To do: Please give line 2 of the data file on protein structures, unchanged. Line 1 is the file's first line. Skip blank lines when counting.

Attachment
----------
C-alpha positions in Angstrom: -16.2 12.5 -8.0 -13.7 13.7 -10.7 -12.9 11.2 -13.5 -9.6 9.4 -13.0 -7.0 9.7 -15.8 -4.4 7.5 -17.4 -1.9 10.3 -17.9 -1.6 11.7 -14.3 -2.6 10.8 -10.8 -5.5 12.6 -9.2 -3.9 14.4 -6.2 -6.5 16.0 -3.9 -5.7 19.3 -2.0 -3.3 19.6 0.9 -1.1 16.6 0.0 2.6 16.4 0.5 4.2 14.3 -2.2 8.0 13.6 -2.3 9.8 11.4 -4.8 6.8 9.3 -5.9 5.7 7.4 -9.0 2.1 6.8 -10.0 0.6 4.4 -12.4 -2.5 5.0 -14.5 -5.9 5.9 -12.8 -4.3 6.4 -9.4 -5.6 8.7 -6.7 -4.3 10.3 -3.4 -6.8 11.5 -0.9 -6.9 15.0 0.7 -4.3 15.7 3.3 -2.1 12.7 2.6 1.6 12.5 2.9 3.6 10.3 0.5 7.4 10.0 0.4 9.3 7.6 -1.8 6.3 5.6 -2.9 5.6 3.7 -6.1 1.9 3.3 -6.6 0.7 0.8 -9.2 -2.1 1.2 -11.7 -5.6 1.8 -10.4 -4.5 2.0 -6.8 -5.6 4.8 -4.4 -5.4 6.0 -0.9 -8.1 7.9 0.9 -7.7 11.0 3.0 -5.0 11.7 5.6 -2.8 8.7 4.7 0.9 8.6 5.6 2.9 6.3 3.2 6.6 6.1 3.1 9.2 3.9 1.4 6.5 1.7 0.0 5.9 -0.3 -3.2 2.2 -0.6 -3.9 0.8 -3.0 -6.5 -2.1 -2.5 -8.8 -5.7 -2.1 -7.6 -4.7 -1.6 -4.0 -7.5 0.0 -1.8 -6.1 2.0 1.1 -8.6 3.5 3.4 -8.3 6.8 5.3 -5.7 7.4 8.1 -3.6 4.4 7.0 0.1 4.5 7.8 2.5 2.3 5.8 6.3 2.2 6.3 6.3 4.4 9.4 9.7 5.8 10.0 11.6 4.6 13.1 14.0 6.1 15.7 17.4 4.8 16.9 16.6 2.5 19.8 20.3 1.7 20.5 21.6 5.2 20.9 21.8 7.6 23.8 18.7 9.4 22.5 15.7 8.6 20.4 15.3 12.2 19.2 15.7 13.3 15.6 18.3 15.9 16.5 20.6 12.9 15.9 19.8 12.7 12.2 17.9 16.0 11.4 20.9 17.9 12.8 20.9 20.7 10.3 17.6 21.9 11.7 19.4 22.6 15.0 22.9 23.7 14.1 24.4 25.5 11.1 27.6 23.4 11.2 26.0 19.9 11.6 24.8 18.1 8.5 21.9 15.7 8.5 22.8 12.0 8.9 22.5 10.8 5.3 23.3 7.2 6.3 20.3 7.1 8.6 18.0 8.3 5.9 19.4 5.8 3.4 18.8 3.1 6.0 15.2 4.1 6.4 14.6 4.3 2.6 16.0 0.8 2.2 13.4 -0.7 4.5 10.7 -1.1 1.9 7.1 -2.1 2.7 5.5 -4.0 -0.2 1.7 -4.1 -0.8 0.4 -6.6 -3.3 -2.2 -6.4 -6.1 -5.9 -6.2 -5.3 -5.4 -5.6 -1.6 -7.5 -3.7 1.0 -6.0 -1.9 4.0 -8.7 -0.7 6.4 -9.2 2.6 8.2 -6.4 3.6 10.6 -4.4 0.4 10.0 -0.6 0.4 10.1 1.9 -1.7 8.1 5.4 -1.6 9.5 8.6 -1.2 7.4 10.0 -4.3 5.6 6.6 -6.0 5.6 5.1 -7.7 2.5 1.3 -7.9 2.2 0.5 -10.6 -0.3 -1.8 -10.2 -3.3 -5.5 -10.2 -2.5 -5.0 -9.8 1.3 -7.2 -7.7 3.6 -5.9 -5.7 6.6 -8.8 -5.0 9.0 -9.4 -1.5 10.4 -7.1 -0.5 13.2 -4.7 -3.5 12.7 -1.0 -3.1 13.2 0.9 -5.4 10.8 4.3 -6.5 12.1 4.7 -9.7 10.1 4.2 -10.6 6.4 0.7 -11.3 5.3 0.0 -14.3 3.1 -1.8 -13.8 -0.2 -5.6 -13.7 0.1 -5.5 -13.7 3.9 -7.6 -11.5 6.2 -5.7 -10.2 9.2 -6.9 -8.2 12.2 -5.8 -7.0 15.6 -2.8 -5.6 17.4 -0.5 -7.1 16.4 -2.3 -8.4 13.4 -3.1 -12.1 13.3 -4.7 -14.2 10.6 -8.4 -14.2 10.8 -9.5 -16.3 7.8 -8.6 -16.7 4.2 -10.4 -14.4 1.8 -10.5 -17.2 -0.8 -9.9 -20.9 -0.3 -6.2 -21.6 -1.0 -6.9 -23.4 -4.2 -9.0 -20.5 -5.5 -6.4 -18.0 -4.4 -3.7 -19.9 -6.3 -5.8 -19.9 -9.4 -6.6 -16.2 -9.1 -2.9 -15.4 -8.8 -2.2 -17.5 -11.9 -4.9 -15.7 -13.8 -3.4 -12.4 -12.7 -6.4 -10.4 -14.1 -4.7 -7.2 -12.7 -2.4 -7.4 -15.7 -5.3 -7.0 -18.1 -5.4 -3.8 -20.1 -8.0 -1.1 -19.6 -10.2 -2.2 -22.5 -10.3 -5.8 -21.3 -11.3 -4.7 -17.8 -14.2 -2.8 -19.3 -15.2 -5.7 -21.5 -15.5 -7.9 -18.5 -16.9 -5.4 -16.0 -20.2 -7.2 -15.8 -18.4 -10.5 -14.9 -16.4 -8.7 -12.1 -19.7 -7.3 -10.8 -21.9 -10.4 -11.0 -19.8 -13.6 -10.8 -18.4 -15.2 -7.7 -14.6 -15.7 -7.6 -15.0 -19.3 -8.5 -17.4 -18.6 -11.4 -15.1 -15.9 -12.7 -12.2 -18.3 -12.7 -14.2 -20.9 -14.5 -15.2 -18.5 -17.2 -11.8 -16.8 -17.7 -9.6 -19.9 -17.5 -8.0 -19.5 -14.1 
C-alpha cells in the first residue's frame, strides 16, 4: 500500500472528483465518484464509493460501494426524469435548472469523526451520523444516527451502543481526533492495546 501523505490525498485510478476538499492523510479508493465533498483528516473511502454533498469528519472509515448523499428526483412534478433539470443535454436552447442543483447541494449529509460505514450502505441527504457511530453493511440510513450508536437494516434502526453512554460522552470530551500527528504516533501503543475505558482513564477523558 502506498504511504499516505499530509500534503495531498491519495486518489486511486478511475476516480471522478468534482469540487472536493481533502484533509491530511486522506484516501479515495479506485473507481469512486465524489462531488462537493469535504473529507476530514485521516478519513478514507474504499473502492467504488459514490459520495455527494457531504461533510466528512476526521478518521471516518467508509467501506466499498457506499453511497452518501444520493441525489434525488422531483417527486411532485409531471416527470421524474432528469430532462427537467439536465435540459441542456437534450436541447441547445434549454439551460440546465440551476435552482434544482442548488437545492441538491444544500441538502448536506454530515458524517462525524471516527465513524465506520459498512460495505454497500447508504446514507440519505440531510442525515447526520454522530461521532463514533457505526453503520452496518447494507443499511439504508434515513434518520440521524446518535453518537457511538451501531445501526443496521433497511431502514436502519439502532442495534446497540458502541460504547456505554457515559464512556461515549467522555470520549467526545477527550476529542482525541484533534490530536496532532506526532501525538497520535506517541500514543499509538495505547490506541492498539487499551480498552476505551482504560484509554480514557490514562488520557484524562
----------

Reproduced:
C-alpha cells in the first residue's frame, strides 16, 4: 500500500472528483465518484464509493460501494426524469435548472469523526451520523444516527451502543481526533492495546 501523505490525498485510478476538499492523510479508493465533498483528516473511502454533498469528519472509515448523499428526483412534478433539470443535454436552447442543483447541494449529509460505514450502505441527504457511530453493511440510513450508536437494516434502526453512554460522552470530551500527528504516533501503543475505558482513564477523558 502506498504511504499516505499530509500534503495531498491519495486518489486511486478511475476516480471522478468534482469540487472536493481533502484533509491530511486522506484516501479515495479506485473507481469512486465524489462531488462537493469535504473529507476530514485521516478519513478514507474504499473502492467504488459514490459520495455527494457531504461533510466528512476526521478518521471516518467508509467501506466499498457506499453511497452518501444520493441525489434525488422531483417527486411532485409531471416527470421524474432528469430532462427537467439536465435540459441542456437534450436541447441547445434549454439551460440546465440551476435552482434544482442548488437545492441538491444544500441538502448536506454530515458524517462525524471516527465513524465506520459498512460495505454497500447508504446514507440519505440531510442525515447526520454522530461521532463514533457505526453503520452496518447494507443499511439504508434515513434518520440521524446518535453518537457511538451501531445501526443496521433497511431502514436502519439502532442495534446497540458502541460504547456505554457515559464512556461515549467522555470520549467526545477527550476529542482525541484533534490530536496532532506526532501525538497520535506517541500514543499509538495505547490506541492498539487499551480498552476505551482504560484509554480514557490514562488520557484524562